BY TYLER SHIELDS
David Elmer wakes up at 6 a.m. every day. He scurries to work and grinds until 5 p.m. When he gets off work, he grabs a quick bite then heads straight to class until 10 p.m. After class, he studies until he is finally able to sleep, just to wake up and do the same thing again.
Elmer, 21, is a George Mason University student balancing a full-time job as a banker while working on a degree in finance for the past two years. He attempts to pay tuition, rent, and other bills of a college student. Elmer says he maintains good grades even though he works full time. He scrutinizes his schedule to better manage his time.
“It took me a while to get the hang of this busy life in the beginning, but I like it this way now. I’m the type of person to procrastinate on homework and studying if I have too much time on my hands, and it turns out my grades are better when I’m busy.”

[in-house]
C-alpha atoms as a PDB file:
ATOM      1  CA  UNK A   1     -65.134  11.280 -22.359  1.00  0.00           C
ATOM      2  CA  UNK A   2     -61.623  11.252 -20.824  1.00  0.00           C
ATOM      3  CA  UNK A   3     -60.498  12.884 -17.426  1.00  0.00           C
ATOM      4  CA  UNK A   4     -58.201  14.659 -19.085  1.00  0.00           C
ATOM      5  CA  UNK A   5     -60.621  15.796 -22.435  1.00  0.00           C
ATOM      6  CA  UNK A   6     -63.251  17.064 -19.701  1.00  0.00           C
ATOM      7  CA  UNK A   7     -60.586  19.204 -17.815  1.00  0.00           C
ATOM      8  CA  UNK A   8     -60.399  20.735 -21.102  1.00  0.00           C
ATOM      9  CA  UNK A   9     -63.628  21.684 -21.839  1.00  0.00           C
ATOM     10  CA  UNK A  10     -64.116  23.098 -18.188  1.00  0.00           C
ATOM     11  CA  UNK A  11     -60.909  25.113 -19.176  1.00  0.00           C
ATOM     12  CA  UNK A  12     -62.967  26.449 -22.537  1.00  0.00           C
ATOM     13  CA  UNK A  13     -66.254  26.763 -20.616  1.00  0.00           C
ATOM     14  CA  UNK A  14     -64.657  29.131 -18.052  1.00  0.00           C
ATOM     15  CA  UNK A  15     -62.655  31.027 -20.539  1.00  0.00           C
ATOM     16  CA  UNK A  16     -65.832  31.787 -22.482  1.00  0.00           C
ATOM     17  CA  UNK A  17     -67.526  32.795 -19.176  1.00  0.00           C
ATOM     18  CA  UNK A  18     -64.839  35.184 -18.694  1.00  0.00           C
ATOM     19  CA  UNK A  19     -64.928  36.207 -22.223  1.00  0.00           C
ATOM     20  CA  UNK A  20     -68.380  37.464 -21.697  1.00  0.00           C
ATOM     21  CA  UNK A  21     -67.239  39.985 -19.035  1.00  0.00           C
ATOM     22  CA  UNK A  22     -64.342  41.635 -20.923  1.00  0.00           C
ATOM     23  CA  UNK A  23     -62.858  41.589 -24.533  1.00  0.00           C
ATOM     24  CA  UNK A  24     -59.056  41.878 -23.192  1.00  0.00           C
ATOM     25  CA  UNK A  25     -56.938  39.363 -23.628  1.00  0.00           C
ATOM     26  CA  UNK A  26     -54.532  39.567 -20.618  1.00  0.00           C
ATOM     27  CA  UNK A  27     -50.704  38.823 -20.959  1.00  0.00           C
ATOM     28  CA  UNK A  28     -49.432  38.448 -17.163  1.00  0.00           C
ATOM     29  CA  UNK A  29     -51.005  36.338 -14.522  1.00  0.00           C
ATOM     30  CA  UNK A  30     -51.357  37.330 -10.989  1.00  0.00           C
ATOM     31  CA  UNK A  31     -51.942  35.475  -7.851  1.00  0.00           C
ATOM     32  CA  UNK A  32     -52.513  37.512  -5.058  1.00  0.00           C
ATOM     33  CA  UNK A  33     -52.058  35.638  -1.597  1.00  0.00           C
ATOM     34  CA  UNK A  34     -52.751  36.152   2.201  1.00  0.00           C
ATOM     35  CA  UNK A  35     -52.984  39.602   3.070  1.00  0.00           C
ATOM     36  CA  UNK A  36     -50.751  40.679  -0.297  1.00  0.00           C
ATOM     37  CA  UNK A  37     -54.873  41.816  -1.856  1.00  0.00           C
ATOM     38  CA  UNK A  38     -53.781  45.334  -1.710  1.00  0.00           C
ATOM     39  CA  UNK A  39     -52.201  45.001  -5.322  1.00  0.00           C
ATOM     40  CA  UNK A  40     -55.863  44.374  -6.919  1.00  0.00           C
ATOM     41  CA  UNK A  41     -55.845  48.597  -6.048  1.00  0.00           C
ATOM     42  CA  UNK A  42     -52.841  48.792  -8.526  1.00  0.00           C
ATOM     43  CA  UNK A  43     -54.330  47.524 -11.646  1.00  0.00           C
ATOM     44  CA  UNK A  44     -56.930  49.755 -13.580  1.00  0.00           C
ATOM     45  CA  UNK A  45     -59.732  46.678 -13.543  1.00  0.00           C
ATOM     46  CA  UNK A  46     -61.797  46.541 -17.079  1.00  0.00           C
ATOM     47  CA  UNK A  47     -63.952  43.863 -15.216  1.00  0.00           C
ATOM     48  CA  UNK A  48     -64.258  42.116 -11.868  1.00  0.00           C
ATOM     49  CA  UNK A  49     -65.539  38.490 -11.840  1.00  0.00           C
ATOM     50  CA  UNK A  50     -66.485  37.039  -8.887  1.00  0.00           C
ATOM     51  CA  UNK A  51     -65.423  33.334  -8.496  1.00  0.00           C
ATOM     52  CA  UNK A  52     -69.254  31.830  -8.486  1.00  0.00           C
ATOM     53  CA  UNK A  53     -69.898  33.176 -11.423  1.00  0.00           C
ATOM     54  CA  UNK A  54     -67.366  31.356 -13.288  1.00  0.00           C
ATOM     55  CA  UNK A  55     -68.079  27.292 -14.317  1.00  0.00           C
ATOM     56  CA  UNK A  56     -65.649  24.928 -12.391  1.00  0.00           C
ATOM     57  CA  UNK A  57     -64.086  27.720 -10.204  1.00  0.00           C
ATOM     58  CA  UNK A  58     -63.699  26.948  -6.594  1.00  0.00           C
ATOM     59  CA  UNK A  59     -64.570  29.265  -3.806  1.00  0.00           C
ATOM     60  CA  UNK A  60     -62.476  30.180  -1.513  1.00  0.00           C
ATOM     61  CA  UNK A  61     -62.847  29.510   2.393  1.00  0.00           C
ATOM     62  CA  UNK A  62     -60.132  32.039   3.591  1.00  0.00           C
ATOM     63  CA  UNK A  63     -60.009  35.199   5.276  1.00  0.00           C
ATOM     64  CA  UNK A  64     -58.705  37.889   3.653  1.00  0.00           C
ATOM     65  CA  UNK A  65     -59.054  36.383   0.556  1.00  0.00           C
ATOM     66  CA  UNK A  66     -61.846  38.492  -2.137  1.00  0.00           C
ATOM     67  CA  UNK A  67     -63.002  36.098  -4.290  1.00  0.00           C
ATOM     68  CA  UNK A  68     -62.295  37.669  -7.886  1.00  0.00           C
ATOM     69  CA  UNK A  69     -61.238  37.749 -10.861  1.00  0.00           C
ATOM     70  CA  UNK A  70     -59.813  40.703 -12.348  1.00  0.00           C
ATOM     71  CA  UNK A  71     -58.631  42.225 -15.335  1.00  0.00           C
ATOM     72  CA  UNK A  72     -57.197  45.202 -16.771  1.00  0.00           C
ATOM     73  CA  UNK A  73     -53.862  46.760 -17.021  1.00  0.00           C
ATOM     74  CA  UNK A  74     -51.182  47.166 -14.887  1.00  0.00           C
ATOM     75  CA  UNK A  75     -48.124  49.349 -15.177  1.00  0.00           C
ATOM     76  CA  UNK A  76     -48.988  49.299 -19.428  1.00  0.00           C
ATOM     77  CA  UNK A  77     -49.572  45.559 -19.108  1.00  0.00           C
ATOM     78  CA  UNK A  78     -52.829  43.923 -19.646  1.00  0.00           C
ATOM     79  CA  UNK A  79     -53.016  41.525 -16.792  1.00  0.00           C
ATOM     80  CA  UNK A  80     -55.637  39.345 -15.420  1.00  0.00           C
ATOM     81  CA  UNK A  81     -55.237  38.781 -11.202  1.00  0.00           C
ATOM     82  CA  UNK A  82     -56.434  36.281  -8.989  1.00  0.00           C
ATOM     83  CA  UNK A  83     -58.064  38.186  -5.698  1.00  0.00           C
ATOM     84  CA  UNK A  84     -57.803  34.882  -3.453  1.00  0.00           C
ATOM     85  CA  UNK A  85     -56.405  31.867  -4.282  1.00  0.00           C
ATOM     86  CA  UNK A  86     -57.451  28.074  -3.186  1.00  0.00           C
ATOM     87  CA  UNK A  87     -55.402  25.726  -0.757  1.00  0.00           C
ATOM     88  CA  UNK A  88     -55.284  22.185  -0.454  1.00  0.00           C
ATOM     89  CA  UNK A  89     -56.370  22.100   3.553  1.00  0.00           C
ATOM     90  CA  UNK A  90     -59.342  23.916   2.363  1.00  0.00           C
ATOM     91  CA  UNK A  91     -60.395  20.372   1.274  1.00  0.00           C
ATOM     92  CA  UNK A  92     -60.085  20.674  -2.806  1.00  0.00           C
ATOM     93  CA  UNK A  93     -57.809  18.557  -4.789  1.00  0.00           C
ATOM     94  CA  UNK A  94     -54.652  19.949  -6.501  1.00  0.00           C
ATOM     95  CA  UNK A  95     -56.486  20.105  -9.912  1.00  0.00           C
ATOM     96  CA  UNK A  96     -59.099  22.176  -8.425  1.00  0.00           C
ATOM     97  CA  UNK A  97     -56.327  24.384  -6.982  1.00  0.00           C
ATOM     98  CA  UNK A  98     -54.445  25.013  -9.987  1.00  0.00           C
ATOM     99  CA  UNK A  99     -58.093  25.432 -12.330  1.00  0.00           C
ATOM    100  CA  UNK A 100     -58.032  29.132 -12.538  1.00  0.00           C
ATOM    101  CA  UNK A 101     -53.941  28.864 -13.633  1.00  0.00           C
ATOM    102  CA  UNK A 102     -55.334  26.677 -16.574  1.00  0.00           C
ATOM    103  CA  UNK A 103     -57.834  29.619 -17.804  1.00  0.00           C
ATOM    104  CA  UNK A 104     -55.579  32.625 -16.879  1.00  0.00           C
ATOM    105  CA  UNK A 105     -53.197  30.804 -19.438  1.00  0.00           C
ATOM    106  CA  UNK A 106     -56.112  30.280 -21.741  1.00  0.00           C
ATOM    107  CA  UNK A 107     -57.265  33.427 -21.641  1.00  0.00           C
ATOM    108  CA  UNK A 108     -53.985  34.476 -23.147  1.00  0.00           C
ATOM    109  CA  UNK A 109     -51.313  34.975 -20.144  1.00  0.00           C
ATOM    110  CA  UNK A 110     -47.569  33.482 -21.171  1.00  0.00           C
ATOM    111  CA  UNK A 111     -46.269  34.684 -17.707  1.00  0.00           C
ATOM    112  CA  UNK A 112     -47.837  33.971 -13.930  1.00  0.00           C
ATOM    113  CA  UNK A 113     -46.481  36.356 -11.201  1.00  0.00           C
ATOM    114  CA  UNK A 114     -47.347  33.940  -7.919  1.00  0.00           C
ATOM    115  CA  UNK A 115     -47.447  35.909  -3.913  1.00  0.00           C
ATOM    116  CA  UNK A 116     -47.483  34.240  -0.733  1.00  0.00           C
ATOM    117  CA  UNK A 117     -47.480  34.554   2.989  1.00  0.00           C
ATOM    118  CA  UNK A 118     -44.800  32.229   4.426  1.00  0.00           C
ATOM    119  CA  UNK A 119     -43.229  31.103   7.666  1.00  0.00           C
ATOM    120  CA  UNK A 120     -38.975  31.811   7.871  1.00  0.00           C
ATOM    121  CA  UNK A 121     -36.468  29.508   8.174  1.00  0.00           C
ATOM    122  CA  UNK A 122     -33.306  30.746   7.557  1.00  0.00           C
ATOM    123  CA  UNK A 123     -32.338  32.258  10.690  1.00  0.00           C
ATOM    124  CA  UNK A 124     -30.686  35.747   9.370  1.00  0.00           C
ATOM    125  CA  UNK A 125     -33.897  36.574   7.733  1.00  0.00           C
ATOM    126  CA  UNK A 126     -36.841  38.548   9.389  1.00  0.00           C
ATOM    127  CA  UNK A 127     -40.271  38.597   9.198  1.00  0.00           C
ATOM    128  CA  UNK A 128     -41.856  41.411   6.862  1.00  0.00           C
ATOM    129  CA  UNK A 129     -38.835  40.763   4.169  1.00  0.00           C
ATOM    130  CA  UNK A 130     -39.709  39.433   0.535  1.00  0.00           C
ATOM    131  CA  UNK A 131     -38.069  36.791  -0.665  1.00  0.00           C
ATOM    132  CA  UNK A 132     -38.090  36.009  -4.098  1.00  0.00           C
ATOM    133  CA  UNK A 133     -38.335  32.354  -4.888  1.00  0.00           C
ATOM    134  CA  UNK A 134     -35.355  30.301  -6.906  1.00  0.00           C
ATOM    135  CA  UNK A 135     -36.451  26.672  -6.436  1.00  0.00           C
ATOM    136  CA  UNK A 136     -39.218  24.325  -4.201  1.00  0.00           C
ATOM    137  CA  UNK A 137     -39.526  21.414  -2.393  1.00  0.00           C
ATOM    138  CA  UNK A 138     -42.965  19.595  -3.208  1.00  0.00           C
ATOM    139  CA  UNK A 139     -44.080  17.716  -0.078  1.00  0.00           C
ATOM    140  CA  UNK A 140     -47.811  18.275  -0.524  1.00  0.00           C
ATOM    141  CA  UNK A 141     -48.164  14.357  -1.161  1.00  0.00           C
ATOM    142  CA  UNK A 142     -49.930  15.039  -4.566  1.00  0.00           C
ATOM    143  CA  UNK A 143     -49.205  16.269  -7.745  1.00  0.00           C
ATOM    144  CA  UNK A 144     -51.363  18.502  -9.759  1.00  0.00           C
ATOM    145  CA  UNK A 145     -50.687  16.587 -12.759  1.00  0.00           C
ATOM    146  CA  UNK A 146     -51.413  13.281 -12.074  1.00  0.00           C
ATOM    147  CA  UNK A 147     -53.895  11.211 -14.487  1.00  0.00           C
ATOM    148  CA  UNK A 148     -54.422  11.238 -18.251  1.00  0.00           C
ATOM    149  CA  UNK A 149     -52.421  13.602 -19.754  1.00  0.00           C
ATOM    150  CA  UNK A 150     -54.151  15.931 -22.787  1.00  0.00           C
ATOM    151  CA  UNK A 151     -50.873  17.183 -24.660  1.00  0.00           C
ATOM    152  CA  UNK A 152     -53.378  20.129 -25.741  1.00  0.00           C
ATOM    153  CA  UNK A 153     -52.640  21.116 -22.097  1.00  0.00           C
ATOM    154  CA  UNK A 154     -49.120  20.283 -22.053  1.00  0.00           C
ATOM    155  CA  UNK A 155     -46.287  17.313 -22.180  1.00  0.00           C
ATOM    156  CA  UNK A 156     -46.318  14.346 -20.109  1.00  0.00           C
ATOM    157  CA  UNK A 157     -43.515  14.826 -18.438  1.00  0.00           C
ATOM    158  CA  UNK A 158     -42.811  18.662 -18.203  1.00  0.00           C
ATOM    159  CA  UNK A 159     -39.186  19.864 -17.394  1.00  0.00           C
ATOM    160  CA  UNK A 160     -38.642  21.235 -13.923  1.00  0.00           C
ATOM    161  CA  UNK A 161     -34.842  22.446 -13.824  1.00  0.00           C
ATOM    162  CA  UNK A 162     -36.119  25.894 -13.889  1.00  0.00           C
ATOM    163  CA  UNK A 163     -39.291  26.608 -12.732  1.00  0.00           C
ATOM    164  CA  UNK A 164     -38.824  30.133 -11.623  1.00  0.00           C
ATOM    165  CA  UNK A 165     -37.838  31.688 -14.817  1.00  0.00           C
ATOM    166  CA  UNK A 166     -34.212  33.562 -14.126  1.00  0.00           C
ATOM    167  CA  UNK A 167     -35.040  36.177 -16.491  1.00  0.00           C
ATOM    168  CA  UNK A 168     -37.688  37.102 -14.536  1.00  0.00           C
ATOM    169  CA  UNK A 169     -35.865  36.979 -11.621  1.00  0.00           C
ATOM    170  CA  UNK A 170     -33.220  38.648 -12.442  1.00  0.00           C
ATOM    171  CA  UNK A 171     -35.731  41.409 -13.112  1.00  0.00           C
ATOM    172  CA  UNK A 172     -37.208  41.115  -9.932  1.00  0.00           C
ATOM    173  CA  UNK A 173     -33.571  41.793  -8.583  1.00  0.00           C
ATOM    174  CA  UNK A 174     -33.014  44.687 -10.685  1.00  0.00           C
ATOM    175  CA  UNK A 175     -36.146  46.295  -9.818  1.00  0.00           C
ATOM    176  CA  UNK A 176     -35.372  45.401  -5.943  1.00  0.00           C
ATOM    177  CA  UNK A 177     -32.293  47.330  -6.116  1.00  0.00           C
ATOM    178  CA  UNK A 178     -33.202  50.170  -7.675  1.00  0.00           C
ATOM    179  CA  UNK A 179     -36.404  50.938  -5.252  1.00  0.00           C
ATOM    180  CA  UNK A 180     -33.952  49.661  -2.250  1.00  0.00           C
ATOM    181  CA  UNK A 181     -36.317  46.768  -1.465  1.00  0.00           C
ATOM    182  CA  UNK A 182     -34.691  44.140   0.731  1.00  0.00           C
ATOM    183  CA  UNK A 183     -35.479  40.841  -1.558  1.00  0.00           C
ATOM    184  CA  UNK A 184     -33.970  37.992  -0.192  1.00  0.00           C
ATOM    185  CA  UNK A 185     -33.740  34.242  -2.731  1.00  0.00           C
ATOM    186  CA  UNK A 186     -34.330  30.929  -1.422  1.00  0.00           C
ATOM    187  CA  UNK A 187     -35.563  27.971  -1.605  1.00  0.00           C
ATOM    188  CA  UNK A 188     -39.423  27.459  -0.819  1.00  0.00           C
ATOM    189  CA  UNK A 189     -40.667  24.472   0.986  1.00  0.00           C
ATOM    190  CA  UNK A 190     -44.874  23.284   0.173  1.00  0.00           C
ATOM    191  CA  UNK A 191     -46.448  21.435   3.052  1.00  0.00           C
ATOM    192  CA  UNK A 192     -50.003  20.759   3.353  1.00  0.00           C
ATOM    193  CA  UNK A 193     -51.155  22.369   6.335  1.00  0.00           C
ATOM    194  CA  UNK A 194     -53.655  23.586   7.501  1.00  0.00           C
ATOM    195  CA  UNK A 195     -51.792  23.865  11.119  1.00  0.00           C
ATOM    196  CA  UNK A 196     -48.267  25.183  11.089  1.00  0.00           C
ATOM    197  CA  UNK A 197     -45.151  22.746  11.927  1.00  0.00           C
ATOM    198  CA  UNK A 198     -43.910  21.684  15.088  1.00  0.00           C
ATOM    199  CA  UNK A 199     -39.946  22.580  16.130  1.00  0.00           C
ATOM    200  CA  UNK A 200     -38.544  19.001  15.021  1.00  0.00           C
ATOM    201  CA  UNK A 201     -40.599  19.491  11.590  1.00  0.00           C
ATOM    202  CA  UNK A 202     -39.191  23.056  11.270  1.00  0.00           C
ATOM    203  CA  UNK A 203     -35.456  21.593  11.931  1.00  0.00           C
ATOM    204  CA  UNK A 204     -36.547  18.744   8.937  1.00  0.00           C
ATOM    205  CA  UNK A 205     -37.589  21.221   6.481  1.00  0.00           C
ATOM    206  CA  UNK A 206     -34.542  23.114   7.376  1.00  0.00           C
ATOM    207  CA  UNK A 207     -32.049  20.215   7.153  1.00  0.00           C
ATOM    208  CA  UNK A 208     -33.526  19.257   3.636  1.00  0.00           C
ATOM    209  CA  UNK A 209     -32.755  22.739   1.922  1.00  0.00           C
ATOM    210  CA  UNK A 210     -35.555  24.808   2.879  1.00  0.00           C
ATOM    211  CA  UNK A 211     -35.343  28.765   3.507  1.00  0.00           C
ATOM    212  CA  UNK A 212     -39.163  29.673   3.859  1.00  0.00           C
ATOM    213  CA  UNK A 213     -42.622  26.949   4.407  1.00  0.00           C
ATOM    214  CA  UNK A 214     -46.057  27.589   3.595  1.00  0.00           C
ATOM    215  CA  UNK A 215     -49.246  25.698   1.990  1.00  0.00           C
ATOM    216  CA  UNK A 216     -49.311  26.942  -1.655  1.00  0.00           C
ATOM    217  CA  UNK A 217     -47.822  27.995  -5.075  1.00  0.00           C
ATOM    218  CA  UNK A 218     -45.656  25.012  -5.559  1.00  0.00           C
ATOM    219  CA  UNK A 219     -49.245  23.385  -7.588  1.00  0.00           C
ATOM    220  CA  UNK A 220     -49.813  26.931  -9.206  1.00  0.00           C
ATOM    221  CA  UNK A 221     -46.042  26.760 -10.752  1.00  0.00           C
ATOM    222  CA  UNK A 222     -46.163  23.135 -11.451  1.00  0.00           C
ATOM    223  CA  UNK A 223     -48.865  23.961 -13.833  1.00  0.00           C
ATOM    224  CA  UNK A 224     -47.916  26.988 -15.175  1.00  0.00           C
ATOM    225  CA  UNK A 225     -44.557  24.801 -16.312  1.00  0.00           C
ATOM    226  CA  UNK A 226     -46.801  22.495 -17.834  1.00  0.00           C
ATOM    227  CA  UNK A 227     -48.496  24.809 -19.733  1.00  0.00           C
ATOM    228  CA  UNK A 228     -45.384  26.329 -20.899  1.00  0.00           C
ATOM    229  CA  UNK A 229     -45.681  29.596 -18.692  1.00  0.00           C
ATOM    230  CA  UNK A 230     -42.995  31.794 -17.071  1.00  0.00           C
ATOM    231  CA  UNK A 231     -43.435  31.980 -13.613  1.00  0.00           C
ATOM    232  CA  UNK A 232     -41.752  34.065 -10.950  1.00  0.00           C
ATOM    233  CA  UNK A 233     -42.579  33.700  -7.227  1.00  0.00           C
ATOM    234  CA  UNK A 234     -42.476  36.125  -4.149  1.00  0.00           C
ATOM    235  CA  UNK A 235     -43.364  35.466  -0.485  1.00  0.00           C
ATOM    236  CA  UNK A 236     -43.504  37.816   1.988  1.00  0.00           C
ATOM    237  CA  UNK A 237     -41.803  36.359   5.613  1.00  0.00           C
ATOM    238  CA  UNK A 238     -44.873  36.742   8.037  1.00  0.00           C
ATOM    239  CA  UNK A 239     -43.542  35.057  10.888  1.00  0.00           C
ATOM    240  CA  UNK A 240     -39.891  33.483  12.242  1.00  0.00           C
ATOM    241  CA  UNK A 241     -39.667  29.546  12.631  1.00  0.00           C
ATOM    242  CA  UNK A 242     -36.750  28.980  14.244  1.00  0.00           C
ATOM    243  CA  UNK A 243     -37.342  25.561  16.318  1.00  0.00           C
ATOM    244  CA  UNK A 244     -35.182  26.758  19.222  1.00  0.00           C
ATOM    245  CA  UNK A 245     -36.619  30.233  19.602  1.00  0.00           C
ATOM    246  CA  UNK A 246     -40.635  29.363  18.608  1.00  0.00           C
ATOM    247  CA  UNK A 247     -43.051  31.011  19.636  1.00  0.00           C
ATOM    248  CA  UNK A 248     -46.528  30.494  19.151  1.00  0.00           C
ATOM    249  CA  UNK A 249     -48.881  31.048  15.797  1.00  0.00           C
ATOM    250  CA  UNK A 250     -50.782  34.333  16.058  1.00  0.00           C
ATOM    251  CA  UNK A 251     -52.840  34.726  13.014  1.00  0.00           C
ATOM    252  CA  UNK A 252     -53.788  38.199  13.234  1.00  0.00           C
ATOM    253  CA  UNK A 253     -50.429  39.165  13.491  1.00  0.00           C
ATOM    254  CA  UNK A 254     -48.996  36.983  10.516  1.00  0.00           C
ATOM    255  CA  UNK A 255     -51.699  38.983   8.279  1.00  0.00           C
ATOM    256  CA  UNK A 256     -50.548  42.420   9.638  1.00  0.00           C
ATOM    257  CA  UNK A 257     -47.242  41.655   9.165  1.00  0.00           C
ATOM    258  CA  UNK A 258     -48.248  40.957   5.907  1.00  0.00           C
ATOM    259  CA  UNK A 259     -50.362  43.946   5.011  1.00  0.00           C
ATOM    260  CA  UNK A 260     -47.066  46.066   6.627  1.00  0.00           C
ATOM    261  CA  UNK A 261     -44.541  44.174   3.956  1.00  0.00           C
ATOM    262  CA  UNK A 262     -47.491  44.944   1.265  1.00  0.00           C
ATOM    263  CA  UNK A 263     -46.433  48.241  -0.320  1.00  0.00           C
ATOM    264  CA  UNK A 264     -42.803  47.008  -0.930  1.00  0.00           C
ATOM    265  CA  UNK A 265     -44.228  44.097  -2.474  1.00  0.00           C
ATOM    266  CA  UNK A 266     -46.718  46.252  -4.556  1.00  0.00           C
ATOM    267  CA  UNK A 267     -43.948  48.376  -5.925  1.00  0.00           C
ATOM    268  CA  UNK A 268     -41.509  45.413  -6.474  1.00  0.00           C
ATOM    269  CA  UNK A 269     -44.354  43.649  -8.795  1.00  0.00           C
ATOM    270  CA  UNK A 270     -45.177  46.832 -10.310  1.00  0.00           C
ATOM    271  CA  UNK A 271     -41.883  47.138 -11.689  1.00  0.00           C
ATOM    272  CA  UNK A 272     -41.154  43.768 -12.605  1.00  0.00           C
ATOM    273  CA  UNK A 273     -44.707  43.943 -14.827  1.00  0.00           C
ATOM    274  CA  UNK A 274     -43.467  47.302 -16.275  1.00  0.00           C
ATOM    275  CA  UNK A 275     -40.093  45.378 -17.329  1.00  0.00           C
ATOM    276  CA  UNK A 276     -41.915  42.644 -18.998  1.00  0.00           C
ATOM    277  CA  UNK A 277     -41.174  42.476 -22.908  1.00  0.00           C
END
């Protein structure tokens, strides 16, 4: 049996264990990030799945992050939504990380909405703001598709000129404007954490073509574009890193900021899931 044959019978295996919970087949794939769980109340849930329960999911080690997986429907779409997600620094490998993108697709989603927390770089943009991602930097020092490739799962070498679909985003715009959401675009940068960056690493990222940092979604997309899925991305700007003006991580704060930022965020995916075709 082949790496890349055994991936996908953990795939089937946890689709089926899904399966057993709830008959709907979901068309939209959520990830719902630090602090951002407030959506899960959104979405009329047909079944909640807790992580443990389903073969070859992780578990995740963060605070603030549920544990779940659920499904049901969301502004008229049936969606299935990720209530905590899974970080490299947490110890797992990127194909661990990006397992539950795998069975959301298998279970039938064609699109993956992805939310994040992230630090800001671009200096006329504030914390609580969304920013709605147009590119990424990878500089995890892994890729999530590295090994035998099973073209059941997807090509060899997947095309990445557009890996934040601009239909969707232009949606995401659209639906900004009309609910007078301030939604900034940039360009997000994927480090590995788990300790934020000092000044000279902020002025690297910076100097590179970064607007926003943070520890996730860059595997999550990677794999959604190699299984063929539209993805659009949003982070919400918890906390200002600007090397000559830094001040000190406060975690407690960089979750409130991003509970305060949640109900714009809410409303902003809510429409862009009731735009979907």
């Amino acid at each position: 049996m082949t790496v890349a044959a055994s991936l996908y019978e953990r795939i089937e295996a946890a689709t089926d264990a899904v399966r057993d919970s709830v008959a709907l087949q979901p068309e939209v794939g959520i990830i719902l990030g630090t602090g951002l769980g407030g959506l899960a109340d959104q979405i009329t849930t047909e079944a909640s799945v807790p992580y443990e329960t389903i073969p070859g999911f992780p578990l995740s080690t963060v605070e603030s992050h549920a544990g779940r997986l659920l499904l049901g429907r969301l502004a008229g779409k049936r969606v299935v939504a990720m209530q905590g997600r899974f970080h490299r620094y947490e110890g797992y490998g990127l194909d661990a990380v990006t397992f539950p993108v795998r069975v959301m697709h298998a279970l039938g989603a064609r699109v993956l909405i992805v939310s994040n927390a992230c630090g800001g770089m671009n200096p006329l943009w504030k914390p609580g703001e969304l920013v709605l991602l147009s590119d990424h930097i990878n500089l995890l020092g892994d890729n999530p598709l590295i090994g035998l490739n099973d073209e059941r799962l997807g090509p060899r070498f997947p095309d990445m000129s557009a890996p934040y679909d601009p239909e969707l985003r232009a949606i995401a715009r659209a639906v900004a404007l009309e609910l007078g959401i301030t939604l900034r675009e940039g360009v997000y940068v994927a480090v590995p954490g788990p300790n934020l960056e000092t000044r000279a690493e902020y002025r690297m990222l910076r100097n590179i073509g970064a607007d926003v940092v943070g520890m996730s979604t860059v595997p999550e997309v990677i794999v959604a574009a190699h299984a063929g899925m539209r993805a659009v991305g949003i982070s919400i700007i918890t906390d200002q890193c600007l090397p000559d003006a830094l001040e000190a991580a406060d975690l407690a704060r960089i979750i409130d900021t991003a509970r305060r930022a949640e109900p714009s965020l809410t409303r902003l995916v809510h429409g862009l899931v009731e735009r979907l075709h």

A study by Boston University reveals students who worked more than 20 hours a week have a higher grade-point average than students who work less than 20 hours a week. Students who don’t work have the lowest GPAs.
Elmer’s advice for other students struggling with work and academics is, “It’s important to maintain a physically written list of things to do.” He has a miniature notepad that he jots down whatever bills due and assignments to work on, among other responsibilities.
Elmer plans to graduate in the Spring of 2018 with his bachelor’s degree in finance. He says, “When I can finally finish school, I’ll free up a lot of space on my schedule for work and other things. But I don’t know if this is good or bad. I’m so productive with my busy schedule, so I’ll have to find ways to stay busy and be productive without school in the mix.”